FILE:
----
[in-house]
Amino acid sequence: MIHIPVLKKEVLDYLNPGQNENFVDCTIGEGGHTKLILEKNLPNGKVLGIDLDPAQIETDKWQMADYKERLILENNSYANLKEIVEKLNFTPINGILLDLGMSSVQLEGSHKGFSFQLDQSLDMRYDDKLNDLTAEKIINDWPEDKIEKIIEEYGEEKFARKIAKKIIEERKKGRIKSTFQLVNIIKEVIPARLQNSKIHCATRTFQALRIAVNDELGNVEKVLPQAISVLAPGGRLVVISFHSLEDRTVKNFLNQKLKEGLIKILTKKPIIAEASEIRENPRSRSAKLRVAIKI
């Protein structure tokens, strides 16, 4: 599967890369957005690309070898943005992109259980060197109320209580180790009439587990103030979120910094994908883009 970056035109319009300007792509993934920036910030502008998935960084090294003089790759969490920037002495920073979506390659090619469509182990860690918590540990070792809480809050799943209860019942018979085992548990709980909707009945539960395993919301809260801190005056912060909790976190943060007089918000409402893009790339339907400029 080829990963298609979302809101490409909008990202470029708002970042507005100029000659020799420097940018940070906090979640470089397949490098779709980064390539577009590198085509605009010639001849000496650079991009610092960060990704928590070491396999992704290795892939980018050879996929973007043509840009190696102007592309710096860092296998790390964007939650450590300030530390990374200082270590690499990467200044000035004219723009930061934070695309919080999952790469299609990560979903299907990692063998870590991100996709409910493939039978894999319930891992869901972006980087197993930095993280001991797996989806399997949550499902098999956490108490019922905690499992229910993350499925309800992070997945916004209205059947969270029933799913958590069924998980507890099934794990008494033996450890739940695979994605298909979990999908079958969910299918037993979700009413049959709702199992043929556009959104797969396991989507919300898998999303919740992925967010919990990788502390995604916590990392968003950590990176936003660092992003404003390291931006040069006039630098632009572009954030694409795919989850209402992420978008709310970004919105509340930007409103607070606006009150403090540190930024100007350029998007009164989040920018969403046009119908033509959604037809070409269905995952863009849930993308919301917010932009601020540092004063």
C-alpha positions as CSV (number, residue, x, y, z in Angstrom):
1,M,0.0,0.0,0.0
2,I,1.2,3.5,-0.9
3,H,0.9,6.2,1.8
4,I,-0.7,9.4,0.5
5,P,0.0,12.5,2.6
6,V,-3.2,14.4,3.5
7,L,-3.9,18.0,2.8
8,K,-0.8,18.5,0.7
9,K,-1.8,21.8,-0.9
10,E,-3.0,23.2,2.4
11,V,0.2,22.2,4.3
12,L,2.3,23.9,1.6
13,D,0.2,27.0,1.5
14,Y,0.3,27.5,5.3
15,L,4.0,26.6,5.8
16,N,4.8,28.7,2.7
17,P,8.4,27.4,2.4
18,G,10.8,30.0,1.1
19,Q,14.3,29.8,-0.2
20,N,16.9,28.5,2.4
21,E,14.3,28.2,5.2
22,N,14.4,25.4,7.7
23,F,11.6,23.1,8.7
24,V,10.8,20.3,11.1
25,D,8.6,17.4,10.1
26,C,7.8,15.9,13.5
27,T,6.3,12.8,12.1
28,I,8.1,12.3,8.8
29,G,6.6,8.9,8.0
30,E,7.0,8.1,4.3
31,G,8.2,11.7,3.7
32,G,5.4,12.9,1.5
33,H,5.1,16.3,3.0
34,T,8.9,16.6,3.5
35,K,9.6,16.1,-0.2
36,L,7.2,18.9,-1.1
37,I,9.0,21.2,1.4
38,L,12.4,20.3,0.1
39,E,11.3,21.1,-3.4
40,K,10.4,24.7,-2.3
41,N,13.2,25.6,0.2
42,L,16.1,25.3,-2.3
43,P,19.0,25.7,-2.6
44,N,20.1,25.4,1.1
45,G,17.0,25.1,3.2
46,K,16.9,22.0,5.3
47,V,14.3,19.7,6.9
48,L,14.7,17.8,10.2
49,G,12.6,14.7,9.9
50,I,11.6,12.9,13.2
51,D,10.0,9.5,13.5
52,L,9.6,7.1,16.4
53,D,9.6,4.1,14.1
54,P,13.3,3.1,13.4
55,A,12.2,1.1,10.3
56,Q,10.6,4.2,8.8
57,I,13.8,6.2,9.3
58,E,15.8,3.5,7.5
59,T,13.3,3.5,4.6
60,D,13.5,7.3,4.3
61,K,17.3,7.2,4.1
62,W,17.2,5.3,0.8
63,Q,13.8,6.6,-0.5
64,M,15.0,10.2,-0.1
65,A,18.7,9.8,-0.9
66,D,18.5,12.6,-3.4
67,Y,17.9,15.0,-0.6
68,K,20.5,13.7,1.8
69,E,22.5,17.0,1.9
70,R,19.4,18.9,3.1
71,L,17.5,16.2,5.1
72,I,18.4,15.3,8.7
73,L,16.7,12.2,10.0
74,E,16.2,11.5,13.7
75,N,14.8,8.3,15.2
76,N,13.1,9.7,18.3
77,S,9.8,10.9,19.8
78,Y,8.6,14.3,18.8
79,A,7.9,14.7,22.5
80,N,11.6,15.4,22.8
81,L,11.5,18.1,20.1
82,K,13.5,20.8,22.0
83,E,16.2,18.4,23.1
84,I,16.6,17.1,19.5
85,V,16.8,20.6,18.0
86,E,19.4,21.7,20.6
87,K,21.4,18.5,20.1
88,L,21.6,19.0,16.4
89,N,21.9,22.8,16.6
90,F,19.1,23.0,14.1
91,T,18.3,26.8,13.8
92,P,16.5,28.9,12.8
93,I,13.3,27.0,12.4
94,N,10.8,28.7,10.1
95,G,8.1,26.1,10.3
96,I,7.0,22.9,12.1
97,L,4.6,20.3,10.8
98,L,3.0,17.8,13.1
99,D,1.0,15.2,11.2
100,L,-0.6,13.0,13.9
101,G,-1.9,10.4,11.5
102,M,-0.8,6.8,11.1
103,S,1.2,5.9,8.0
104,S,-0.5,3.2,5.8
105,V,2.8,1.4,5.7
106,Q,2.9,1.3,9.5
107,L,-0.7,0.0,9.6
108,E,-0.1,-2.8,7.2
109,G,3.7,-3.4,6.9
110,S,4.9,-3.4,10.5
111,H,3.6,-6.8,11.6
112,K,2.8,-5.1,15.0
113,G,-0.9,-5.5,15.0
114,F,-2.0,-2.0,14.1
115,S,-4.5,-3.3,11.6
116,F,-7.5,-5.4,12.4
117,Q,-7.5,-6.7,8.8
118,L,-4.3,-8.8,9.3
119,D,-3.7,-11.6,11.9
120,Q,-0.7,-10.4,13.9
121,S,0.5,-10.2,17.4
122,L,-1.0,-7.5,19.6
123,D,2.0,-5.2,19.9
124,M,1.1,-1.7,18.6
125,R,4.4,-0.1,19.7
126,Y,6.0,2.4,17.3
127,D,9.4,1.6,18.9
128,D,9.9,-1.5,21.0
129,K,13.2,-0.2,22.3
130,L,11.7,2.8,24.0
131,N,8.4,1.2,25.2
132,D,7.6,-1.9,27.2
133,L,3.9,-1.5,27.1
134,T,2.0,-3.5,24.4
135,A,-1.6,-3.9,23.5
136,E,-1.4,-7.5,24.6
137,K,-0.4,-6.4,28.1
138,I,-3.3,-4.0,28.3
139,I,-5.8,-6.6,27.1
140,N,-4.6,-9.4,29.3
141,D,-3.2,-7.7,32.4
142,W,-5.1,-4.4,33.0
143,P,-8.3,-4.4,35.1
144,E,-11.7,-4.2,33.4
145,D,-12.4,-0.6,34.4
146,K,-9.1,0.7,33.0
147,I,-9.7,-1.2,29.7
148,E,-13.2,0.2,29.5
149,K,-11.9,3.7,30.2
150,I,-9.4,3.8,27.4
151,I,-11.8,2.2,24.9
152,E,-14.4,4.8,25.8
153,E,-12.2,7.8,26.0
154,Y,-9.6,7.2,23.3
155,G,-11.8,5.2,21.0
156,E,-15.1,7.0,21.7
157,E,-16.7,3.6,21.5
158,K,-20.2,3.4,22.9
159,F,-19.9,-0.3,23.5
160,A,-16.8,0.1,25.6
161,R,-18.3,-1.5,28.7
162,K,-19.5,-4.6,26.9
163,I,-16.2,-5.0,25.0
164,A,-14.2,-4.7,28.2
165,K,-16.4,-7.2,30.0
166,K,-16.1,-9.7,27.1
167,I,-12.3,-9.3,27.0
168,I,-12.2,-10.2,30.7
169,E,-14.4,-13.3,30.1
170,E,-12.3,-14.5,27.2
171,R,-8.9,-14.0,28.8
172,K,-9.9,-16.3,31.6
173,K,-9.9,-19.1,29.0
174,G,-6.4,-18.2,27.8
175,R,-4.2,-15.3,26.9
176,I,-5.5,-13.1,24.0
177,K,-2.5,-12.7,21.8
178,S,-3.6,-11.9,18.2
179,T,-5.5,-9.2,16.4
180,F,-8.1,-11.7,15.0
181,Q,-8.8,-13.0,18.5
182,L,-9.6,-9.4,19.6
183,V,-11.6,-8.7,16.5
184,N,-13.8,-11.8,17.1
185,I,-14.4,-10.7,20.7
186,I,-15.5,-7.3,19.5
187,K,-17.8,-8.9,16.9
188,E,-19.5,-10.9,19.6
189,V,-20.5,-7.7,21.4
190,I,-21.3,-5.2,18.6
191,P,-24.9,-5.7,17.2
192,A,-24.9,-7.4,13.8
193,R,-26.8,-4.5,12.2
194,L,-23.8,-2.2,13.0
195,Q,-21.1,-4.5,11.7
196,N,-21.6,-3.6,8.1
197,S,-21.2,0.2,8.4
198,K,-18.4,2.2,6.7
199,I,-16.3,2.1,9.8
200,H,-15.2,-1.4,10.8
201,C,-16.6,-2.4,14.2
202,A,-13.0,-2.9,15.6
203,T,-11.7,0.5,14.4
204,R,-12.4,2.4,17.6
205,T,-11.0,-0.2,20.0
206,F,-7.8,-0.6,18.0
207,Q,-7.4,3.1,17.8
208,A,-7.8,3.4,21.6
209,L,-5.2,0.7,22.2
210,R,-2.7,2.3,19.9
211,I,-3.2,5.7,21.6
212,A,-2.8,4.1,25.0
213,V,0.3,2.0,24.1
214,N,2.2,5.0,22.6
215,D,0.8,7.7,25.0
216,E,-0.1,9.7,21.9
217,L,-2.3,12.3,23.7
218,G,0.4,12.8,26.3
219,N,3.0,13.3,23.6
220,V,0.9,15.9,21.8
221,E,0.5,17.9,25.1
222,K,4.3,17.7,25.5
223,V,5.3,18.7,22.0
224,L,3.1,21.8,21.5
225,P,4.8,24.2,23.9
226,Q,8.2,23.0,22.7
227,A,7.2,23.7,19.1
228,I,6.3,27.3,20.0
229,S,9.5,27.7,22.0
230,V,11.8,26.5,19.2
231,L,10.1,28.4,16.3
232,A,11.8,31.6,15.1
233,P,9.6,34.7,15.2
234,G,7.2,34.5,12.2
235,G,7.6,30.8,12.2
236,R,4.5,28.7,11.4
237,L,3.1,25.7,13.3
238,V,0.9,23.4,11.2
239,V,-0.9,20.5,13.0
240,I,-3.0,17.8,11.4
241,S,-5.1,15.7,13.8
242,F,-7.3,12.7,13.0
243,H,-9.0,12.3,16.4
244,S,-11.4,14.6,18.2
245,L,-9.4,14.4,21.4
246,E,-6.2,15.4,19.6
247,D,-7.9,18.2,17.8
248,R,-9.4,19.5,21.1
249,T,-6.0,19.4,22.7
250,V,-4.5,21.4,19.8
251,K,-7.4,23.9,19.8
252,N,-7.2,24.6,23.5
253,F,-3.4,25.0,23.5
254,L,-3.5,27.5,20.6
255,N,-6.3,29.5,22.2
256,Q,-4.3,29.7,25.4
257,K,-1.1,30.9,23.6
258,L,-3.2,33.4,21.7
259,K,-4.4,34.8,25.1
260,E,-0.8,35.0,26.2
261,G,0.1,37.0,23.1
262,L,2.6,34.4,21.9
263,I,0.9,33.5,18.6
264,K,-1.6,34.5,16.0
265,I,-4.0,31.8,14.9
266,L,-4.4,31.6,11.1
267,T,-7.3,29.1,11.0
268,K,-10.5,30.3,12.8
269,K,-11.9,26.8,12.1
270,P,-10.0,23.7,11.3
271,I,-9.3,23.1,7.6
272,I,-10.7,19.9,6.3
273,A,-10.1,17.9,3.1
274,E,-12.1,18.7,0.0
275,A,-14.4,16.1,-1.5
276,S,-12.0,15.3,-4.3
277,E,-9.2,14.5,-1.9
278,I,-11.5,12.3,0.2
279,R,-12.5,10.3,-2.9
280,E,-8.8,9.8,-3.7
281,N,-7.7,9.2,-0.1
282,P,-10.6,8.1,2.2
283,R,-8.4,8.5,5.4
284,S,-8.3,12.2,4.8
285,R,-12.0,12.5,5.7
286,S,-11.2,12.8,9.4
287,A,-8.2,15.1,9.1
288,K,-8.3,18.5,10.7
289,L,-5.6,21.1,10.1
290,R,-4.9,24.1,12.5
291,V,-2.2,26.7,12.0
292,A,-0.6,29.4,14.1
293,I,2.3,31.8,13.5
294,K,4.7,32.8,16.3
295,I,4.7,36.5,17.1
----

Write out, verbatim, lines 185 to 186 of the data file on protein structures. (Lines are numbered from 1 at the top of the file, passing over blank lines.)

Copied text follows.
181,Q,-8.8,-13.0,18.5
182,L,-9.6,-9.4,19.6